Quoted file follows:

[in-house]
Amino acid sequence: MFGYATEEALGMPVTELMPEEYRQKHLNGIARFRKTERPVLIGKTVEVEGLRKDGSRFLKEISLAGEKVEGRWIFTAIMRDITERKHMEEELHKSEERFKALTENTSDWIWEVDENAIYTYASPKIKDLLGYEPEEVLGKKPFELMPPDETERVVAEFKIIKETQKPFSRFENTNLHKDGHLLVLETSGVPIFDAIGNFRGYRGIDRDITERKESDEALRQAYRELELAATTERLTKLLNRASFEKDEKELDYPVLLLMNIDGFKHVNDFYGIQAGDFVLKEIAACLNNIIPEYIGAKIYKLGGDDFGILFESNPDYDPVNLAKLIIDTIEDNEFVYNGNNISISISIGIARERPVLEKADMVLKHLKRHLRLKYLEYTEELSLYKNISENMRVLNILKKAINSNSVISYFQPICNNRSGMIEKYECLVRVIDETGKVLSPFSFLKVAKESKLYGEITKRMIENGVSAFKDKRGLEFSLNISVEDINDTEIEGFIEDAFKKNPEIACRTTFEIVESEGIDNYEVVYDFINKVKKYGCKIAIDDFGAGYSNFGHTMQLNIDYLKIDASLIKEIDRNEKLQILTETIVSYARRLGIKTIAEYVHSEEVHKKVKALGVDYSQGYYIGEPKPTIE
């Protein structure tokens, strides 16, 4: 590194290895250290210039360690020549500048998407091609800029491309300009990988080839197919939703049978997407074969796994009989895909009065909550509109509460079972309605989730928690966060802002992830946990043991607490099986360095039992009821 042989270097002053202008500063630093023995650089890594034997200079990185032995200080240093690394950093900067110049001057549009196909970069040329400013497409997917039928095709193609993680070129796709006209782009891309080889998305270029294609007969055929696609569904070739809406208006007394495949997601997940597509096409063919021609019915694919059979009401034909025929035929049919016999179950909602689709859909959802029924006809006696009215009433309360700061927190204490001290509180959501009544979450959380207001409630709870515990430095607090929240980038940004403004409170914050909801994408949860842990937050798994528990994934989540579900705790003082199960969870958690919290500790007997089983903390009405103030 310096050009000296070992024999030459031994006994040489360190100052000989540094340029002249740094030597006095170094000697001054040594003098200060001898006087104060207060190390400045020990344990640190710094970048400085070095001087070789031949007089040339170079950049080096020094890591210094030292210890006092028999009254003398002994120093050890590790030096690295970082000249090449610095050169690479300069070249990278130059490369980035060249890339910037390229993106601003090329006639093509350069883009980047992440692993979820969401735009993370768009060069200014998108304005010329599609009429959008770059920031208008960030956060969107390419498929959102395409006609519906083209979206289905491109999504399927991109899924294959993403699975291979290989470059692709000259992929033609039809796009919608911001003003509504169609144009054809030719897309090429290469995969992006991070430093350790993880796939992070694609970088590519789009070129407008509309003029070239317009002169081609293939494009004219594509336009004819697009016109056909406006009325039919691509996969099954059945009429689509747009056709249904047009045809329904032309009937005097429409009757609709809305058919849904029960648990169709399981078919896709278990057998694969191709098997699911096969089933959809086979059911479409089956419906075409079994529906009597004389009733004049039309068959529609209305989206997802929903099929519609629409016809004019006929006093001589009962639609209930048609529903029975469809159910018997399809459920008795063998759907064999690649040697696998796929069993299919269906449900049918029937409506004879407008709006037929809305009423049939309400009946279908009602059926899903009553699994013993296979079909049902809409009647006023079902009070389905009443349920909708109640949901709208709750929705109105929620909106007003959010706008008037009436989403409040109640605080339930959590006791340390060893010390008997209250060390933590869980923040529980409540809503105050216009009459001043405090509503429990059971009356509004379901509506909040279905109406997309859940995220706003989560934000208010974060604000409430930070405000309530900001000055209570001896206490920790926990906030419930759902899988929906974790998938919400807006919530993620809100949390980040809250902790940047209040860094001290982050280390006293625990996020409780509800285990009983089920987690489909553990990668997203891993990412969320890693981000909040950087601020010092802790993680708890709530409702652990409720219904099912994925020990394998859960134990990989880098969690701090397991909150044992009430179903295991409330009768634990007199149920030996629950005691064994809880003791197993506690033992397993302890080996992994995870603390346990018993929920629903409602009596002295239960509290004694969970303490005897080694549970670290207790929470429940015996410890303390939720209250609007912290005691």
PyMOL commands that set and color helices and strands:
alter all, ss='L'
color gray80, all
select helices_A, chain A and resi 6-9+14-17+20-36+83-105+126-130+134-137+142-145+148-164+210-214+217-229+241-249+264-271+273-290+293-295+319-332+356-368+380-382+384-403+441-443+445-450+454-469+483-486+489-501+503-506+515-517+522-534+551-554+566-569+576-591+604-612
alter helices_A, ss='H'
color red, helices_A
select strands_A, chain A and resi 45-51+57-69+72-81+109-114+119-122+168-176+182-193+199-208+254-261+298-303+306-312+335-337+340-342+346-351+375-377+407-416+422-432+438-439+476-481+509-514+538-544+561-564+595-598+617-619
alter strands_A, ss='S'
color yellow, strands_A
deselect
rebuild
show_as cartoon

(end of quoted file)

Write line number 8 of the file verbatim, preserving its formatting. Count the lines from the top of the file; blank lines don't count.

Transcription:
alter helices_A, ss='H'